NPR's Ron Elving says this nervousness comes from Rove's electoral successes, such as in the 2004 election, in which John Kerry swept the presidential debates and went into election day with a substantial lead in the polls. Exit polling confirmed those pre-election polls, but then — wow! look at that! — the actual counting of ballots showed something different and Rove wins again.

Elving credits this to Rove's tactical genius:

Relying on sophisticated, computerized voter-targeting and swarms of contact people working the final 72 hours of the campaign, Rove's machine can erase multiple points of polling margin in important races. It costs millions, but Rove raises money with the best of them — including powerful officeholders.

And that Official Story, Elving is confident, explains why George W. Bush, trailing in the polls, saw a sudden spike in his popularity on Election Day 2004. The spike was short-lived — Bush's approval numbers quickly fell, again, below 50 percent and have stayed there ever since. But that hardly matters because Rove's "sophisticated, computerized" 72-hour campaign was able to engineer this one-day spike in Bush's otherwise undetectable popularity, and that was enough for victory. That is the Official Story and, as such, is not subject to the need for substantiation.

When University of Pennsylvania statistician Dr. Steven F. Freeman examined the Unexplained Exit Poll Discrepancy" [.pdf] in the 2004 election, he calculated that the odds against so many polls being so very wrong in precisely the same way were about 250,000,000 to 1.

Elving sees nothing suspicious about Rove's amazing, 1-in-250 million election day miracle. It was simply the result of his "sophisticated, computerized voter-targeting and swarms of contact people working the final 72 hours." Anomaly explained. It certainly had nothing to do with this:

… He touched the screen for gubernatorial candidate Jim Davis, a Democrat, but the review screen repeatedly registered the Republican, Charlie Crist. …

Mauricio Raponi wanted to vote for Democrats across the board at the Lemon City Library in Miami on Thursday. But each time he hit the button next to the candidate, the Republican choice showed up. Raponi, 53, persevered until the machine worked. Then he alerted a poll worker.

Or with this:

KFDM continues to get complaints from Jefferson County [Texas] voters who say the electronic voting machines are not registering their votes correctly.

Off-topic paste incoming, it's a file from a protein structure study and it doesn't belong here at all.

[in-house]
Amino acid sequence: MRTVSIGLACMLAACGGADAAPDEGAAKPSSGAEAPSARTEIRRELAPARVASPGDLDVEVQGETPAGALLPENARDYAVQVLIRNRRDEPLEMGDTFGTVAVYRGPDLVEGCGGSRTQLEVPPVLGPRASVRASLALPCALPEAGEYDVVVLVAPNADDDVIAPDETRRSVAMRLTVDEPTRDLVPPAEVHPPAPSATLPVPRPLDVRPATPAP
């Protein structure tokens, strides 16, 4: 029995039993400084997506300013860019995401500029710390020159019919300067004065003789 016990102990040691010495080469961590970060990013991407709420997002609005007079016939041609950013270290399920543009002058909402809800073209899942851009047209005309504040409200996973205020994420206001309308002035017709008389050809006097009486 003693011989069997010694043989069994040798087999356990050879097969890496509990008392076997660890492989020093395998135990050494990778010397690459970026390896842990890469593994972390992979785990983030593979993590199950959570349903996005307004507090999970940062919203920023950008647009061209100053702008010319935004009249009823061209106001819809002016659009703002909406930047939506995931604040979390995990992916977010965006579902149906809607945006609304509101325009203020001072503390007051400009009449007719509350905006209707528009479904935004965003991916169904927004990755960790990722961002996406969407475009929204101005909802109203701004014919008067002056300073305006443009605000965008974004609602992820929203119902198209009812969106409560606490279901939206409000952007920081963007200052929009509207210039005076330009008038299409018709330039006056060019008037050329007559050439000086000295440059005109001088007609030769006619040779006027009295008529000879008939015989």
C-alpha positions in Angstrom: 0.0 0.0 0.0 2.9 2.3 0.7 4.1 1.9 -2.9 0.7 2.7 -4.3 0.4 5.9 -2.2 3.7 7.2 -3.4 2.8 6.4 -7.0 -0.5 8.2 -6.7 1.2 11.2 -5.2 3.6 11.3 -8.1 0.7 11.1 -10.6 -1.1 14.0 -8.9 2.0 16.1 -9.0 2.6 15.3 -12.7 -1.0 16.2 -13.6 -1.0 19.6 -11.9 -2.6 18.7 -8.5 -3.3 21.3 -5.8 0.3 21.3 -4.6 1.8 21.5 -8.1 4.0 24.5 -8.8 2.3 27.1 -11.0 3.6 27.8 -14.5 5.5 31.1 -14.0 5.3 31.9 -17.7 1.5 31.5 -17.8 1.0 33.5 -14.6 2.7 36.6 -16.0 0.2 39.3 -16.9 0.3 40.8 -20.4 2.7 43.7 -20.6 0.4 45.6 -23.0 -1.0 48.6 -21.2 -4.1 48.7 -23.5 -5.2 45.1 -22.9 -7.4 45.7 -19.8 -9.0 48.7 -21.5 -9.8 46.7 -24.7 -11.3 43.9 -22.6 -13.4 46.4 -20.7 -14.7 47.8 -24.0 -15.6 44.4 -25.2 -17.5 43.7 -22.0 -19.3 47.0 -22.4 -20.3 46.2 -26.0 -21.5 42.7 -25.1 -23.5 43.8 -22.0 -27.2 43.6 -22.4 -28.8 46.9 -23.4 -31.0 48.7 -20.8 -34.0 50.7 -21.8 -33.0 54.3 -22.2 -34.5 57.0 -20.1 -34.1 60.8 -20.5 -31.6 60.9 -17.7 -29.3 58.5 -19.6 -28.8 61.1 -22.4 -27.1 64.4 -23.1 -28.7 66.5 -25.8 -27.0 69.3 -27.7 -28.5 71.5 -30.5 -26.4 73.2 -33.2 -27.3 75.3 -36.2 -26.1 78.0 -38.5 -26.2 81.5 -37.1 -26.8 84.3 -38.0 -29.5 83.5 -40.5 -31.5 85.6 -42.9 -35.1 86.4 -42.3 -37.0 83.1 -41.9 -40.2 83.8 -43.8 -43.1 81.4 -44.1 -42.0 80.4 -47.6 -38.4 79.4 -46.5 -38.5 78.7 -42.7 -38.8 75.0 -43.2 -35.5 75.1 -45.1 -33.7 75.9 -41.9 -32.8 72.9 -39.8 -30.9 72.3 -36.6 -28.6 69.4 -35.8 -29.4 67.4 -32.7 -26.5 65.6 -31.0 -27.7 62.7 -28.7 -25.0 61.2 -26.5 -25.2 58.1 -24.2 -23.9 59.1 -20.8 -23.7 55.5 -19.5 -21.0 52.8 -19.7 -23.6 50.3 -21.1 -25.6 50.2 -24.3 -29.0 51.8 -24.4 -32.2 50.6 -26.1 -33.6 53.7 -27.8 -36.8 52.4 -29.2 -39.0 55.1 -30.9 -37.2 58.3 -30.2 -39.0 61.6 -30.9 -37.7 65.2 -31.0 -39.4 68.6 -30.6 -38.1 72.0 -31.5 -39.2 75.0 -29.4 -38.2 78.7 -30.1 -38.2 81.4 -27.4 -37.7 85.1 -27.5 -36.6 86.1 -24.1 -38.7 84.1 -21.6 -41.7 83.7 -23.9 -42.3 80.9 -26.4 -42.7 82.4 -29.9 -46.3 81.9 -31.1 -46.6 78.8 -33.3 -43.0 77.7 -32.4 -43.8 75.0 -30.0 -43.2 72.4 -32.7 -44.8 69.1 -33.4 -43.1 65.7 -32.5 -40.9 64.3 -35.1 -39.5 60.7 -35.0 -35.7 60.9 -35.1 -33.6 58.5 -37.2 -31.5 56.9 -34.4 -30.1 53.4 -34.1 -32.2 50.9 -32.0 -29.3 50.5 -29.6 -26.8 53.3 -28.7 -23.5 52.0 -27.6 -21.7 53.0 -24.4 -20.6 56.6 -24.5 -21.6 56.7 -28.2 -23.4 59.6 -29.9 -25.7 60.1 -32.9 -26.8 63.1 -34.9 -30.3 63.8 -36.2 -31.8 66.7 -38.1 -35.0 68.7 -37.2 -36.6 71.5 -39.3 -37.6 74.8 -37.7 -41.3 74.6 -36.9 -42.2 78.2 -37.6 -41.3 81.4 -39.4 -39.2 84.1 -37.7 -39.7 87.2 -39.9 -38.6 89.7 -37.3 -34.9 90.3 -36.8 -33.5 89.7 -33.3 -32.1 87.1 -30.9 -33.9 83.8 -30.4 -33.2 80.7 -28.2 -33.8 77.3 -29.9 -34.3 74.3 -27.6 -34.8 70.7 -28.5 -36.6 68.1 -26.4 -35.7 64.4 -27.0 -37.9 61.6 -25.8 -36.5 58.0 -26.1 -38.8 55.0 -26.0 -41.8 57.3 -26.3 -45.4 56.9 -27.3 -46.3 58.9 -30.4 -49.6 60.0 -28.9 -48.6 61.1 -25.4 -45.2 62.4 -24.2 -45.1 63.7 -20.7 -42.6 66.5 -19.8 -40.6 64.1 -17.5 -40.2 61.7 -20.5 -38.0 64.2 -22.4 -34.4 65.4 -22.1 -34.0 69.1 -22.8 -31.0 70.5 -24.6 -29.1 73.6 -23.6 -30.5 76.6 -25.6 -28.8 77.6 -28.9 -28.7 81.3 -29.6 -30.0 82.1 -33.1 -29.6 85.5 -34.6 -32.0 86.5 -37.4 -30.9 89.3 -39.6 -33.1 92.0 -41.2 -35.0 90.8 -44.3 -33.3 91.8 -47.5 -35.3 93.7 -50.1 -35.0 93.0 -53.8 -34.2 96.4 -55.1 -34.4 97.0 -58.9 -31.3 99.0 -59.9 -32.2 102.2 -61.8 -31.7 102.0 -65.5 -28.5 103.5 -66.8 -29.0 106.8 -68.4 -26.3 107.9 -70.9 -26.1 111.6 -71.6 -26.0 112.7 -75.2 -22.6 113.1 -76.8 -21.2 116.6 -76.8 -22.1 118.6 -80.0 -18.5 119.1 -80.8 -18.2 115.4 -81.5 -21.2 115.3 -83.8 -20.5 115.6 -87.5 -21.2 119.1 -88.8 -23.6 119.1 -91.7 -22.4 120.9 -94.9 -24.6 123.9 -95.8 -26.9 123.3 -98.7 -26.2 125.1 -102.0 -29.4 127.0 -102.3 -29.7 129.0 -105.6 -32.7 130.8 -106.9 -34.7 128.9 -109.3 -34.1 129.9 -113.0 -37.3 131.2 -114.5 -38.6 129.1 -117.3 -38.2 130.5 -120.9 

Friday night, KFDM reported about people who had cast straight Democratic ticket ballots, but the touch-screen machines indicated they had voted a straight Republican ticket.

Some of those voters including Lamar University professor, Dr. Bruce Drury, believe the problem is a programming error.

Saturday, KFDM spoke to another voter who says it's not just happening with straight ticket voting, he says it's happening on individual races as well, Jerry Stopher told us when he voted for a Democrat, the Republican's name was highlighted.

Stopher said, "There's something in these machines, in this equipment, that's showing Republican votes when you vote for Democrats, and I know Ms. Guidry's a nice lady, and she's working hard, but her theory that my fingernail was somehow over the Republican button is just unrealistic, my fingernail was not. The equipment is not working properly as far as I can tell."

(Both links via The Sideshow.)

To draw any connection between such stories and Rove's extreme confidence that pre-election polling is, once again, inaccurate would be an example of what Elving calls, "darker scenarios … bruited about on talk shows and blogs." You know, the kind of wacky conspiracy thinking that worries about machines that flip votes, always in one direction, and that worries about massive, inexplicable discrepancies in exit polling, and that worries about the glib complacency of NPR analysts who would be happy, if every pre-election and post-election poll were again found to be mistaken, to attribute it all to the godlike powers of Rove's 72-hour, sophisticated, computerized genius.

Journalists like Elving seem to think of Karl Rove as an electoral Chuck Norris. Karl Rove can divide by zero. Karl Rove counted to infinity — twice. Karl Rove can slam a revolving door. Karl Rove can make a rock so big he can't lift it … and then he could lift it.